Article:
Jesus compares our debt to God with the debt others owe us. Five or ten thousand is a significant debt, but compared to what we owe to God, it is like nothing. The patriarch Joseph understands this. He learned this lesson and could to see that the mercy and grace of God in his life canceled out the evil intent of his brothers. He forgave them because God is good.

Perhaps you need a more compelling reason? See Jesus, in His agony, saying from that cross, "Father forgive them." Jesus wiped out our debt and asked us to do the same for others. Who can refuse? 

Sunday, September 6, 2020

burden of LOVE

Ezekiel 33:7-11        Romans 13:8-14        Matthew 18:15-20  

The commandment to love raises the question, “what is love?” Currently many understand it as "toleration and acceptance." This is not a bad thing, until it requires us to turn a blind eye to sin. Others equate it with warm affection or hot desire—reducing the powerful virtue of love to an empty vice. Love is often twisted into a program of personal fulfillment, which demands that others comply with our preferences as we make the rules. Paul looks to Jesus who said that love fulfills the Torah—obeying the Lord’s commandments, not our own. 


The Tanach (Jewish  Bible) is a history of God’s faithful love. YHWH saves by grace alone, and those who trust in His salvation are called into covenant with Him. The Lord provides instruction (laws) to protect this relationship with His people. Jesus is the fullness of Divine love and In Him we find perfect union with one another and God. Paul warns us that this union can be broken by the false desires of the flesh. Pagan Rome is famous for its corruption, but sadly, people in every age are ruled by the passions. Sin causes death, but Ezekiel gives us good news:  God does not delight in the death of sinners nor take pleasure in the demise of the wicked. Rather, the Lord wants us to return to Him and live. It is not enough to believe this ourselves we must also proclaim it to others.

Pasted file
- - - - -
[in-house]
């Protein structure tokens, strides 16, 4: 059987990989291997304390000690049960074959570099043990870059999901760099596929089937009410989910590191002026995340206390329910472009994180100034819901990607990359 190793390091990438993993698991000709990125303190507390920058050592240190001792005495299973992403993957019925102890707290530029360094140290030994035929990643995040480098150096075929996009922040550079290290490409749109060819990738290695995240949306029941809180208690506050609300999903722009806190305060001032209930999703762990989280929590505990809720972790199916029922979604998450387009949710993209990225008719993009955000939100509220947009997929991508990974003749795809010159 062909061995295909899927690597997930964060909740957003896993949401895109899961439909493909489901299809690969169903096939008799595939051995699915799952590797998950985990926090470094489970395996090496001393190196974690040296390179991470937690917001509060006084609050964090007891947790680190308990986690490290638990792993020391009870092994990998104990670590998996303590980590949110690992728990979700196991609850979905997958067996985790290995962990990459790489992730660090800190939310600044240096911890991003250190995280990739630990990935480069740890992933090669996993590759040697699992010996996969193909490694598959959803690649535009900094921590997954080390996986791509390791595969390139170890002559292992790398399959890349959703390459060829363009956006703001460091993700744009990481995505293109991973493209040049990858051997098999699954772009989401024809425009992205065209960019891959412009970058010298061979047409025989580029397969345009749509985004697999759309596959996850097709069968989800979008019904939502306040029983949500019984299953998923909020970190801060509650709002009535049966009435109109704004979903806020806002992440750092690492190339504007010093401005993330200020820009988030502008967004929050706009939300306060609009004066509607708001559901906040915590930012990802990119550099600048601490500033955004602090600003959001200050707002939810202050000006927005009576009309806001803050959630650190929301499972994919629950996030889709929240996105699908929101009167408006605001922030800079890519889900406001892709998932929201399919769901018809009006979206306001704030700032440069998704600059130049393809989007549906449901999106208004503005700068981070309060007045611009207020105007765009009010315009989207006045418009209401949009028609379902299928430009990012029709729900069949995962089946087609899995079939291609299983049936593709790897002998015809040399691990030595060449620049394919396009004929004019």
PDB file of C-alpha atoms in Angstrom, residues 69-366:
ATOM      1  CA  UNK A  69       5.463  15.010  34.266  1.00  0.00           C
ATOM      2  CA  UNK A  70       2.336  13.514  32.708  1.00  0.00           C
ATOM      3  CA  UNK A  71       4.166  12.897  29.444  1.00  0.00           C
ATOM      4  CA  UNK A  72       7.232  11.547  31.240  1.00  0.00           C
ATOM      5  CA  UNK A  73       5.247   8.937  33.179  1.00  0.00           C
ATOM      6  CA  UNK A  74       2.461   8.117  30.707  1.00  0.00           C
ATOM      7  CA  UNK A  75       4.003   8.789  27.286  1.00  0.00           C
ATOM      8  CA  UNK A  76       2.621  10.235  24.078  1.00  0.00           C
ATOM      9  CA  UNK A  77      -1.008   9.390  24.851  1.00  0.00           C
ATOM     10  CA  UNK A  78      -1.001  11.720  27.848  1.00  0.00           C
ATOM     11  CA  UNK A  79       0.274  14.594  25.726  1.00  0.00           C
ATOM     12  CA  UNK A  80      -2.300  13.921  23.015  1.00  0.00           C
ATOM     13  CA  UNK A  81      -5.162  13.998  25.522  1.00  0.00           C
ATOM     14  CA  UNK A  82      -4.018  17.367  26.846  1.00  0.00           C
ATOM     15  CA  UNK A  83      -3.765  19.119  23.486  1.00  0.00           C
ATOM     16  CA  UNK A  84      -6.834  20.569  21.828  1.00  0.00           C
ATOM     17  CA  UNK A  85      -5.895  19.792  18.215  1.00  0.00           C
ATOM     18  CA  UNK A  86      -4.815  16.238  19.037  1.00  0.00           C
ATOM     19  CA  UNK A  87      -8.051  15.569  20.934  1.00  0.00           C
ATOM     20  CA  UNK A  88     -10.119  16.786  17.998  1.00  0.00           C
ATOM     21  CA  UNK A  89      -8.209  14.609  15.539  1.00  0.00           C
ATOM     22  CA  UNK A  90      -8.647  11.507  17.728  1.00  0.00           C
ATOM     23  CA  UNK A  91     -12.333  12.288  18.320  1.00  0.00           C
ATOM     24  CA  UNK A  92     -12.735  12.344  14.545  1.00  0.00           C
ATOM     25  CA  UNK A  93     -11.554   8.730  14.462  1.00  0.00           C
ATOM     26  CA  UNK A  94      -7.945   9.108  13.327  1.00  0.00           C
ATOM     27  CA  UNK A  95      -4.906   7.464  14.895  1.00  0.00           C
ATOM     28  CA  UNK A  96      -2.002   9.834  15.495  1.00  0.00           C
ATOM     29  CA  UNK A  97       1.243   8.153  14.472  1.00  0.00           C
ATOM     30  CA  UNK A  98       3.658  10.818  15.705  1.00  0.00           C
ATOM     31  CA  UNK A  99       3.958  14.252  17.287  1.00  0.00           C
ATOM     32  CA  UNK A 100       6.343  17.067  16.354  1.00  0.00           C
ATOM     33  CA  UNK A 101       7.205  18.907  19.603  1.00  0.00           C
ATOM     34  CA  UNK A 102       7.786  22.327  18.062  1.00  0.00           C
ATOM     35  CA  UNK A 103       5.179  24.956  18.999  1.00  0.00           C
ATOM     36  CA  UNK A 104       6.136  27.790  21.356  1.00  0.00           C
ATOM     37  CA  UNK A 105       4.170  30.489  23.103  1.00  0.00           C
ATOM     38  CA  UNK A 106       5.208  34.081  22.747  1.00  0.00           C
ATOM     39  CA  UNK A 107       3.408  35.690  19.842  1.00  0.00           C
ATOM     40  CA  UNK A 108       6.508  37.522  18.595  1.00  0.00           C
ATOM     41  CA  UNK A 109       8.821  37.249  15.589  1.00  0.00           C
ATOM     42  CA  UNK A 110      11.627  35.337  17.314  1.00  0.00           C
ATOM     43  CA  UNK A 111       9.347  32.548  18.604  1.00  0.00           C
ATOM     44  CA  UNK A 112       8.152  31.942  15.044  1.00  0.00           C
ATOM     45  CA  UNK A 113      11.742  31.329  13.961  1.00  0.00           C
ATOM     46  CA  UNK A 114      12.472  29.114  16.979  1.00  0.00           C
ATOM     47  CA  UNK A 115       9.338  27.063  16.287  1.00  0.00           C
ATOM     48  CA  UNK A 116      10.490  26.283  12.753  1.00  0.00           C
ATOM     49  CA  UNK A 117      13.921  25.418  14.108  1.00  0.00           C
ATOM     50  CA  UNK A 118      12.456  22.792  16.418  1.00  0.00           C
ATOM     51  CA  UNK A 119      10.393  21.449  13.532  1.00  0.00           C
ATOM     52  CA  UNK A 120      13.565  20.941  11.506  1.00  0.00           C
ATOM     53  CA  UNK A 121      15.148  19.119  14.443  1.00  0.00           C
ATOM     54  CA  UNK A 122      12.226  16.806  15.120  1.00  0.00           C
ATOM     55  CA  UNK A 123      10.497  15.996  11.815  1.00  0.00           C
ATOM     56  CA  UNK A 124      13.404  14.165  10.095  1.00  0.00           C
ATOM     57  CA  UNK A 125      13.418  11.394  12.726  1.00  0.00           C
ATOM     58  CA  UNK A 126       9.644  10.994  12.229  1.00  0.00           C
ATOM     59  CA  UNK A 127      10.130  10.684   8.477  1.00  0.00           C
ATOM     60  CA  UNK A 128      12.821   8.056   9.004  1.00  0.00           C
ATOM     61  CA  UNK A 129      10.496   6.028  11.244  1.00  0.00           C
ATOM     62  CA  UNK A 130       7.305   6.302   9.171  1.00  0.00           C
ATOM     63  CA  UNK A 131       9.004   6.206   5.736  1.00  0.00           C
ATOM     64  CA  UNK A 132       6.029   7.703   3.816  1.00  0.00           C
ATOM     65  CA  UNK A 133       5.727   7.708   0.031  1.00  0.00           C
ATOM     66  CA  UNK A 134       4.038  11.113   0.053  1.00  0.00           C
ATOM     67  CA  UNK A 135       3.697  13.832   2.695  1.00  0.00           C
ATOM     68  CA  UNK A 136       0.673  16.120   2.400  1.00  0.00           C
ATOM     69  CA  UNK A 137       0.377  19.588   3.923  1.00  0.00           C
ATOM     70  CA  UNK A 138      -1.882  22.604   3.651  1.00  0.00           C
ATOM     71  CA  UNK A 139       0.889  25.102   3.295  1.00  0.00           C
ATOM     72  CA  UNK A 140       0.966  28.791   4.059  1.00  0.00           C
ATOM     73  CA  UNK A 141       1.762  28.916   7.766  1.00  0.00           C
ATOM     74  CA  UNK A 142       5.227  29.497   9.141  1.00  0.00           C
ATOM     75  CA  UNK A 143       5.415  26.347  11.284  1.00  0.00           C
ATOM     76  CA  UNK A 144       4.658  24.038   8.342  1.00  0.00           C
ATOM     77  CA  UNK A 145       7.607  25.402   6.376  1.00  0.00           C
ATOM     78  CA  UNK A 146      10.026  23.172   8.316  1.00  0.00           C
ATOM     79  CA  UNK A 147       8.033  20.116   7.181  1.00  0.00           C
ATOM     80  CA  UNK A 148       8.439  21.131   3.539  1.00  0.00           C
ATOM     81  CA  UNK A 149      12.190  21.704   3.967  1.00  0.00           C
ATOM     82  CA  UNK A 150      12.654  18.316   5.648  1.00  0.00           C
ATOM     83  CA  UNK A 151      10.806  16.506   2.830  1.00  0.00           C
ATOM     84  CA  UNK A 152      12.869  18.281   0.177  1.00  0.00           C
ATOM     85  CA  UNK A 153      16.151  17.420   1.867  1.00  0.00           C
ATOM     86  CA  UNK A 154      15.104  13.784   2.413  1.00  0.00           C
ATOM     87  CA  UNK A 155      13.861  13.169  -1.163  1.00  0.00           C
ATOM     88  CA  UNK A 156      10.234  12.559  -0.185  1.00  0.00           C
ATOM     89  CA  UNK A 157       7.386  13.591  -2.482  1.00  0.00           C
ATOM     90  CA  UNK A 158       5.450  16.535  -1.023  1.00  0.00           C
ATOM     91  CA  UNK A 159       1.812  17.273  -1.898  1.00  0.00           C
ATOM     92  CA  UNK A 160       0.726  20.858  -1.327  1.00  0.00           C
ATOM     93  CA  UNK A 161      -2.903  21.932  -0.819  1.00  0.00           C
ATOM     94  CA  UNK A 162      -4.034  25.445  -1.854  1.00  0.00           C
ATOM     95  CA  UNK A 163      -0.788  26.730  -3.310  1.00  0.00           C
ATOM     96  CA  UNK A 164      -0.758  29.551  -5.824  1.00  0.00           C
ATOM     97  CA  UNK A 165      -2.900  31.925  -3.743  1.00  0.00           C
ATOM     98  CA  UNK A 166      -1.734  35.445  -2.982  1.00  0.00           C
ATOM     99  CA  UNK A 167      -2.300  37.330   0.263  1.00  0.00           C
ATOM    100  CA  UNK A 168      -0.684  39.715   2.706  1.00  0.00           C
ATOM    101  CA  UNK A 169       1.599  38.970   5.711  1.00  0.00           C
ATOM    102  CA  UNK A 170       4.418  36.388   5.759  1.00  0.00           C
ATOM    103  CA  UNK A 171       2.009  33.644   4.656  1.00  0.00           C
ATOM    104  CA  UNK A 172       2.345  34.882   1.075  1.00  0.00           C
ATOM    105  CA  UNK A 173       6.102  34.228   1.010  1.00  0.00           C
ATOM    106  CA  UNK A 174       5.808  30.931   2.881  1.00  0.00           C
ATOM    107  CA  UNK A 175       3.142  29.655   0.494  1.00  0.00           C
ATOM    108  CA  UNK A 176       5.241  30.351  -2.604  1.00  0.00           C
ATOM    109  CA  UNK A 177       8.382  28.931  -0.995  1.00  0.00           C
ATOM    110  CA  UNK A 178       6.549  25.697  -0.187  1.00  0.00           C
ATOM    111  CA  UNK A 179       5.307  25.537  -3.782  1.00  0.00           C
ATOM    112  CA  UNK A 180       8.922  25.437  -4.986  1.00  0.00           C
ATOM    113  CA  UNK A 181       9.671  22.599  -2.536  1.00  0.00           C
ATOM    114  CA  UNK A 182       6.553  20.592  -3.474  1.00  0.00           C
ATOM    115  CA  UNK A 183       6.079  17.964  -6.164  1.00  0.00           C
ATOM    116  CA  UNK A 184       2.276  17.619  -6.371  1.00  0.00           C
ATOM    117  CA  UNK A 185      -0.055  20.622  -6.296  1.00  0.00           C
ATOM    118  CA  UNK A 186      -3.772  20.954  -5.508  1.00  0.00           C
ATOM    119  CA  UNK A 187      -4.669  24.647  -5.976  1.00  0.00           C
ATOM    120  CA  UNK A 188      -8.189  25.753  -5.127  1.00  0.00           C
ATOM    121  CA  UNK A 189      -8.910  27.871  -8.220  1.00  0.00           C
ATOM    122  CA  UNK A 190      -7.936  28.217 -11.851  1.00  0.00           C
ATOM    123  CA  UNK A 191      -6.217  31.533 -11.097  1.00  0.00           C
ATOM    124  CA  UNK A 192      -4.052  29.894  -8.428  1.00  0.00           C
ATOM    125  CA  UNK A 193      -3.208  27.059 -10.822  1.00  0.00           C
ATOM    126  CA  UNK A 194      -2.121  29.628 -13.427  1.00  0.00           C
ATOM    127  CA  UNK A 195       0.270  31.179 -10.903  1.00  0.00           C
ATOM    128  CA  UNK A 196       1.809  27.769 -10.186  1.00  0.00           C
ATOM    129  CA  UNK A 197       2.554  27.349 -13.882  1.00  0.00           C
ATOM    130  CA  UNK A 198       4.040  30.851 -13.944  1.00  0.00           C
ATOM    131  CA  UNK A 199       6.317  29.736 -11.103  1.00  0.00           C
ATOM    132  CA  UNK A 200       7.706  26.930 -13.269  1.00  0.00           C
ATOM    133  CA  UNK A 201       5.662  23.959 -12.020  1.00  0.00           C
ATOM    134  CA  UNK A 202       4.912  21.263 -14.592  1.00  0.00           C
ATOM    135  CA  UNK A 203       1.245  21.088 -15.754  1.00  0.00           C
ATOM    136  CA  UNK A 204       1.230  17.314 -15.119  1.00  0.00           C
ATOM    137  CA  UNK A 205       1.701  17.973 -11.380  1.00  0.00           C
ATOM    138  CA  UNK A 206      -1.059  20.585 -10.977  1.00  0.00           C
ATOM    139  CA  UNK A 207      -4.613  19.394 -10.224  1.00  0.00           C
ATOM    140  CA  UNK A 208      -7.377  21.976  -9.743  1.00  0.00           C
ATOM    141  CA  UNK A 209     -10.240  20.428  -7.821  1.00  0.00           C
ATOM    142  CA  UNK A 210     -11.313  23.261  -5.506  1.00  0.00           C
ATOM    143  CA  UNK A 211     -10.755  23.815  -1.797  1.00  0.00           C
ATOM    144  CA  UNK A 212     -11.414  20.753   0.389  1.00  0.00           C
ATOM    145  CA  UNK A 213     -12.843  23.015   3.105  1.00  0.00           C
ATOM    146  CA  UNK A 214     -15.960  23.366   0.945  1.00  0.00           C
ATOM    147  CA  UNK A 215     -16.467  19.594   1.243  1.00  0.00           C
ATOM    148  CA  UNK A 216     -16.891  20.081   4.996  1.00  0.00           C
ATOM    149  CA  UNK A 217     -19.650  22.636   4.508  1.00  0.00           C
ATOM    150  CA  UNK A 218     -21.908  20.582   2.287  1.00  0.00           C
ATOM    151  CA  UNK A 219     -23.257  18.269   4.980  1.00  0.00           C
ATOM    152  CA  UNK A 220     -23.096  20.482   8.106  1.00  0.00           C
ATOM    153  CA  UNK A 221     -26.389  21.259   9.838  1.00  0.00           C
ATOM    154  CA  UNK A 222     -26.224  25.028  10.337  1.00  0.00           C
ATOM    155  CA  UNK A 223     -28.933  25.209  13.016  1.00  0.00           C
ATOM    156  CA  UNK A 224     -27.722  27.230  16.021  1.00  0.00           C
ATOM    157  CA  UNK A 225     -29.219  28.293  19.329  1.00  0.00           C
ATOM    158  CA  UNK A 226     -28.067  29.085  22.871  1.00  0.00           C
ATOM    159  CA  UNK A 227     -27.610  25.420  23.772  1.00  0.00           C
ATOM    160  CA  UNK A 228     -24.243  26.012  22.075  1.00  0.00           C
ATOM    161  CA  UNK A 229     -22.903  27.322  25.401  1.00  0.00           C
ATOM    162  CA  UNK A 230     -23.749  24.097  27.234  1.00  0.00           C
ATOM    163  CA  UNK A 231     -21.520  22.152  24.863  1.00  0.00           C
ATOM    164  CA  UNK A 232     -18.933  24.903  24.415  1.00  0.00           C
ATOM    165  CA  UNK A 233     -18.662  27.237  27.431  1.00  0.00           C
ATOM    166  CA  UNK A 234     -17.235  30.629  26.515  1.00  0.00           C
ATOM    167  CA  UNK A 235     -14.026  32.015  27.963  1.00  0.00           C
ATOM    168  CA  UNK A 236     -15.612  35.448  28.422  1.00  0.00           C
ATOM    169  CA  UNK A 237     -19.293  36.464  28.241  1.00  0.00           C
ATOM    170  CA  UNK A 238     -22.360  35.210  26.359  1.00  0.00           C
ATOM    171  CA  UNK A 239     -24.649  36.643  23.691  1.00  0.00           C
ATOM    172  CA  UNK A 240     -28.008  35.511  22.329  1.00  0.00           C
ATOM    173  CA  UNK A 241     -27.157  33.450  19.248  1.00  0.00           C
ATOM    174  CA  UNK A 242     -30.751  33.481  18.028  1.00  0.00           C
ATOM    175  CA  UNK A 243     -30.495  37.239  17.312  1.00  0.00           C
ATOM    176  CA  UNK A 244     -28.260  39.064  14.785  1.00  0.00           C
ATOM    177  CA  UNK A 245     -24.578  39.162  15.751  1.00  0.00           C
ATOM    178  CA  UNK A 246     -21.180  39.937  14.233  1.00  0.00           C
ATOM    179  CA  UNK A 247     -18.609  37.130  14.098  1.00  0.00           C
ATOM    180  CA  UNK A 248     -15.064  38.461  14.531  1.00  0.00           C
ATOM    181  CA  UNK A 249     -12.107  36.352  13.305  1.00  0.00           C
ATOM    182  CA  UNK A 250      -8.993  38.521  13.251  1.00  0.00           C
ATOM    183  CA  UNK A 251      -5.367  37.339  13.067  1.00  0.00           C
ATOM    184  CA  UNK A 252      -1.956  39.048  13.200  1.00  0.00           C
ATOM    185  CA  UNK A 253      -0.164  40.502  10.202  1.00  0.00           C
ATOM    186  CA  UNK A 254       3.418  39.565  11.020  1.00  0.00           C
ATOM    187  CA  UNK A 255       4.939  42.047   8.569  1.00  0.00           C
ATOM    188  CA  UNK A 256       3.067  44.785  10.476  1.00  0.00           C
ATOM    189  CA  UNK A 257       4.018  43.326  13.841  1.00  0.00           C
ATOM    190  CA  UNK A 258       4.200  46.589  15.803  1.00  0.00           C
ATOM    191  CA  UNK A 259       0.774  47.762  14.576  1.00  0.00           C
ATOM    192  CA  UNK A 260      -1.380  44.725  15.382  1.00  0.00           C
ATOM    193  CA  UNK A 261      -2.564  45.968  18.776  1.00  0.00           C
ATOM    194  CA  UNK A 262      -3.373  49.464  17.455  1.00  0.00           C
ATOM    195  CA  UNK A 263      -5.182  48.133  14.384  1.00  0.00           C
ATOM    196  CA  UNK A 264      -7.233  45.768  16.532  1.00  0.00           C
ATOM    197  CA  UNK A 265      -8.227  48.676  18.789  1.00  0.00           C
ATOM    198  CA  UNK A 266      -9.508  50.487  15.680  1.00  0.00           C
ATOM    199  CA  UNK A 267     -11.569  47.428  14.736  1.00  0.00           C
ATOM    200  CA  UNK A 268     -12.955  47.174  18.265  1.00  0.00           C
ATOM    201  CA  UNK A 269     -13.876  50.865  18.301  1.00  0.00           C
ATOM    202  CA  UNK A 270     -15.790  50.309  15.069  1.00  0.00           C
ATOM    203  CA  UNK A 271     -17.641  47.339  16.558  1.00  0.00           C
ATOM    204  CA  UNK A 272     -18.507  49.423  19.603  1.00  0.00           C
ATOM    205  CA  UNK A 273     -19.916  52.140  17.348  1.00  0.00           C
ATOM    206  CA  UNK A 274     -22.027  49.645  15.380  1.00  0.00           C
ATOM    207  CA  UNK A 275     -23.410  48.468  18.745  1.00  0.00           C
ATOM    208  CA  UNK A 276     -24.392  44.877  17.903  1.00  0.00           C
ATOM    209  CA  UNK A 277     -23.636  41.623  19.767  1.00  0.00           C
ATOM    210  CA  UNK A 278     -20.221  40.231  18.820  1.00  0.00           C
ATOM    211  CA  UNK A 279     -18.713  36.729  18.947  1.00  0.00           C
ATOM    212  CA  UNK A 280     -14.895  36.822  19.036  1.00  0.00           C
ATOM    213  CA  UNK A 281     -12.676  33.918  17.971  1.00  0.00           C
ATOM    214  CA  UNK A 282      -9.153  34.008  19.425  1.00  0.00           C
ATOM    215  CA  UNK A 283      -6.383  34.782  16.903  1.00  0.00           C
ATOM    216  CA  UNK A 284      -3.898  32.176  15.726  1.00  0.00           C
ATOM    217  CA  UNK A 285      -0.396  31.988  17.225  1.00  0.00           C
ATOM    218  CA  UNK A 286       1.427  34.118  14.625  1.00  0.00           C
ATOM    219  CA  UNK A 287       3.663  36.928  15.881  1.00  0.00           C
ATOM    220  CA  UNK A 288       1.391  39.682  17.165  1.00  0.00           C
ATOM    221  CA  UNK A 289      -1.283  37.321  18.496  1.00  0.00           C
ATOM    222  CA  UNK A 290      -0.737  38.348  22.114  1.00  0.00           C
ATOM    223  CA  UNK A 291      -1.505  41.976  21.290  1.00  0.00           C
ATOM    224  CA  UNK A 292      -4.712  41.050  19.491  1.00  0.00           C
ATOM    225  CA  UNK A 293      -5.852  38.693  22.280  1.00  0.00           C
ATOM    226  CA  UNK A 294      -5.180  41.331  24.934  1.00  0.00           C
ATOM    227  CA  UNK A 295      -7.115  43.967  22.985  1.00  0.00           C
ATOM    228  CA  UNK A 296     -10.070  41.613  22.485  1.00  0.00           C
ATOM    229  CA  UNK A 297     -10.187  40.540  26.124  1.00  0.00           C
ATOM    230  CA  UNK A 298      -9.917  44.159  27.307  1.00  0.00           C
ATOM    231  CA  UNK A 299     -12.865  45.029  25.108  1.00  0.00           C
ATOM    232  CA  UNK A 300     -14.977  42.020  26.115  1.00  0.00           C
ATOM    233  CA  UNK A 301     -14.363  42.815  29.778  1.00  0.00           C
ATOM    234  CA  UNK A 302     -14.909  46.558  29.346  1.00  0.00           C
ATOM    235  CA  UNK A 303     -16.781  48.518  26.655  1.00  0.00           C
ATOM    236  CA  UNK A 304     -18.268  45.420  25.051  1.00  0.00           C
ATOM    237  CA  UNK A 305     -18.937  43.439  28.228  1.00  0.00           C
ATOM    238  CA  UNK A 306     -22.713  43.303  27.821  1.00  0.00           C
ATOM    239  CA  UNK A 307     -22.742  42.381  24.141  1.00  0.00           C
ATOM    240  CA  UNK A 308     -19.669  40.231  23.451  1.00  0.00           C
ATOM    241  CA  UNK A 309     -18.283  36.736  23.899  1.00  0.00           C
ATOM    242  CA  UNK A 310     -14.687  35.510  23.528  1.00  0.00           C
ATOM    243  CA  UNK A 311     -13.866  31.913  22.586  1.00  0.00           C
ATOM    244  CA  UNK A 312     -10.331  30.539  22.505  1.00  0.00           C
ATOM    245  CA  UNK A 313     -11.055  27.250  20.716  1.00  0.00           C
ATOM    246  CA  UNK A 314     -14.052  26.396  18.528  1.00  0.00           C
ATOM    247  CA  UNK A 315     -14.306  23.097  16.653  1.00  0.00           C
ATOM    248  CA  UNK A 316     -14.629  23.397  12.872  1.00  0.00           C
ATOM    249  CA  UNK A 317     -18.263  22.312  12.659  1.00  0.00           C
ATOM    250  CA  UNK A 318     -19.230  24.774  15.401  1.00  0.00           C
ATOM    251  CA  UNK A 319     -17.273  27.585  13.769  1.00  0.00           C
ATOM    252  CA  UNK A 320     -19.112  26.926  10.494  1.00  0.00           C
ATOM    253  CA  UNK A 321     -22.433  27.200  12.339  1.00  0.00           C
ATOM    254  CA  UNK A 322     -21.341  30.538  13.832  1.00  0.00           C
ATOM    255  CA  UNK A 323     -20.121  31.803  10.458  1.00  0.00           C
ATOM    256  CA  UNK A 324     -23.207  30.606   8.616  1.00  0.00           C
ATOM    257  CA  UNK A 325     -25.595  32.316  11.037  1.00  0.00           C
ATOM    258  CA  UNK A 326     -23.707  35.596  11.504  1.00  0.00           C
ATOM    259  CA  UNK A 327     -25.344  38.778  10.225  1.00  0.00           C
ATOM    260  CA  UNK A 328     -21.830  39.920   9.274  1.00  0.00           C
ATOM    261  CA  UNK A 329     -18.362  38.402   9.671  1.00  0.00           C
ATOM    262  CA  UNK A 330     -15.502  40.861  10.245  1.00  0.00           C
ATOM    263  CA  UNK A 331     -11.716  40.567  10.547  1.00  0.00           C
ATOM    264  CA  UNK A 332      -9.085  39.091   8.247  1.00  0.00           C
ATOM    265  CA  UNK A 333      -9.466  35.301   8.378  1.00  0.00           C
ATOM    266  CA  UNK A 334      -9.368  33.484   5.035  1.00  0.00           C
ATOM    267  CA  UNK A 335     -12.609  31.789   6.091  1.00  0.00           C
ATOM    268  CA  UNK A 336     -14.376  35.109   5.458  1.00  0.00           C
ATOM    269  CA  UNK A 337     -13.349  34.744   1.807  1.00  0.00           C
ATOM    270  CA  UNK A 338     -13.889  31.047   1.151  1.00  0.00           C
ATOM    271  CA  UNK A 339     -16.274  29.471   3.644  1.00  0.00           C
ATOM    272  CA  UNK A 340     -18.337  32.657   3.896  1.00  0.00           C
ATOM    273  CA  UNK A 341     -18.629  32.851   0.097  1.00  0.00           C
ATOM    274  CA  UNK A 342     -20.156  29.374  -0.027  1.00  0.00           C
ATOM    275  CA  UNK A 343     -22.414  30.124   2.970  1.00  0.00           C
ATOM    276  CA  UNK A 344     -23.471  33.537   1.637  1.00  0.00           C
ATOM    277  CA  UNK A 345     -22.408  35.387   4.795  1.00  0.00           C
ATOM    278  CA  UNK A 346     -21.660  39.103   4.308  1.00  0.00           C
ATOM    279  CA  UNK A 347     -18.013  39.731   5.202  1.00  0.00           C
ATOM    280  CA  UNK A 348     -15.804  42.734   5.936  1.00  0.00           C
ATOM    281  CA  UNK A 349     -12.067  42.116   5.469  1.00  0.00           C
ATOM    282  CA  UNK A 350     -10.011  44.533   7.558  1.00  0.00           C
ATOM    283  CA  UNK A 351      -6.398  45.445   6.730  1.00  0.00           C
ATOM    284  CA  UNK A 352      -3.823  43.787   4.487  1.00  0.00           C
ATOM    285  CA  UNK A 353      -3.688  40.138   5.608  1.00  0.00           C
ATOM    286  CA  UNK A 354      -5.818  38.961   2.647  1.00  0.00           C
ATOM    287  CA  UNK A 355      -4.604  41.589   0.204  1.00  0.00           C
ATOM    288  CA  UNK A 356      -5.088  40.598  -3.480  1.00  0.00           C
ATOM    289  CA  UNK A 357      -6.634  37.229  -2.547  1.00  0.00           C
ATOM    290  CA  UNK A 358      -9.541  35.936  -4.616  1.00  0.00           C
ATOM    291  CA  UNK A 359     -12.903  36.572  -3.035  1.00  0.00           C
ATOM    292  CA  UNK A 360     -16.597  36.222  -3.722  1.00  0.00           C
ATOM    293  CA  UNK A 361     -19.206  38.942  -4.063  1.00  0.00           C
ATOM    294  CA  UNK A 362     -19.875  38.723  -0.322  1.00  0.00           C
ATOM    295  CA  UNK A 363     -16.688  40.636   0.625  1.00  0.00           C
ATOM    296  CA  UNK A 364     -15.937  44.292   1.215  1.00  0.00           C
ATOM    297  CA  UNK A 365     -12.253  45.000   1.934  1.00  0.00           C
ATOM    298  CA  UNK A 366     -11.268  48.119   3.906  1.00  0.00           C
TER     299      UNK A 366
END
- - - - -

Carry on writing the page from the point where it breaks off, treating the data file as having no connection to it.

The prophet has a task to preach the love of God to everyone, even the unresponsive and hostile. This message can be a heavy burden. God says that if the prophet fails to warn the people, then their blood is on the prophet's hands. Because the church is a prophet, we have the same "burden of love." We must call people out of darkness into His light, or their blood is on our hands.


Such a vocation requires that we constantly repent and grow in love of God and our neighbor. We must also hold one another accountable because it is a team effort! We do not want the blood of our neighbors to stain any of our hands.


Let us be clear. This message is not about arguing politics, nor is it demonizing others. We are not trying to control others; we are inviting them to hand over control to the Lord. The best way to preach this is by our example of repentance. If we fulfill the commandments through humble love, others might hear God speak through us.


The ministry of a prophet may be a burden, but for those who love, the task is sweet and the burden is light.


Tuesday, September 1, 2020

on the other hand...

last week we heard an uplifting message of hope and a call to joy from the post-exilic prophet writing Isaiah XXX. In the Gospel, St. Peter declared that Jesus was the Christ, the Son of God, and that the gates of hell would not stand before the faith of the church. It was a good news kind of weekend.

This week we hear a darker communication. Jeremiah speaks some eighty years before the message from Isaiah. His audience is the parents and grandparents of Isaiah's audience. Jeremiah 15 is stark and grave. God doesn't care if Moses or Elijah interceded, He is done reaching out to a people who disregard Him. "Let them go, each to their own destiny," He says to Jeremiah, "I'm out of here." Jeremiah mourns the predicament of Judah, but even more effusively he laments his own hard life. It has been a lonely and difficult life, remaining faithful to God amidst a hostile and unfaithful people. Then Jeremiah's complaint takes an ugly turn. "You have been a deceitful stream to me," he accuses the Lord. The man of God an accuser...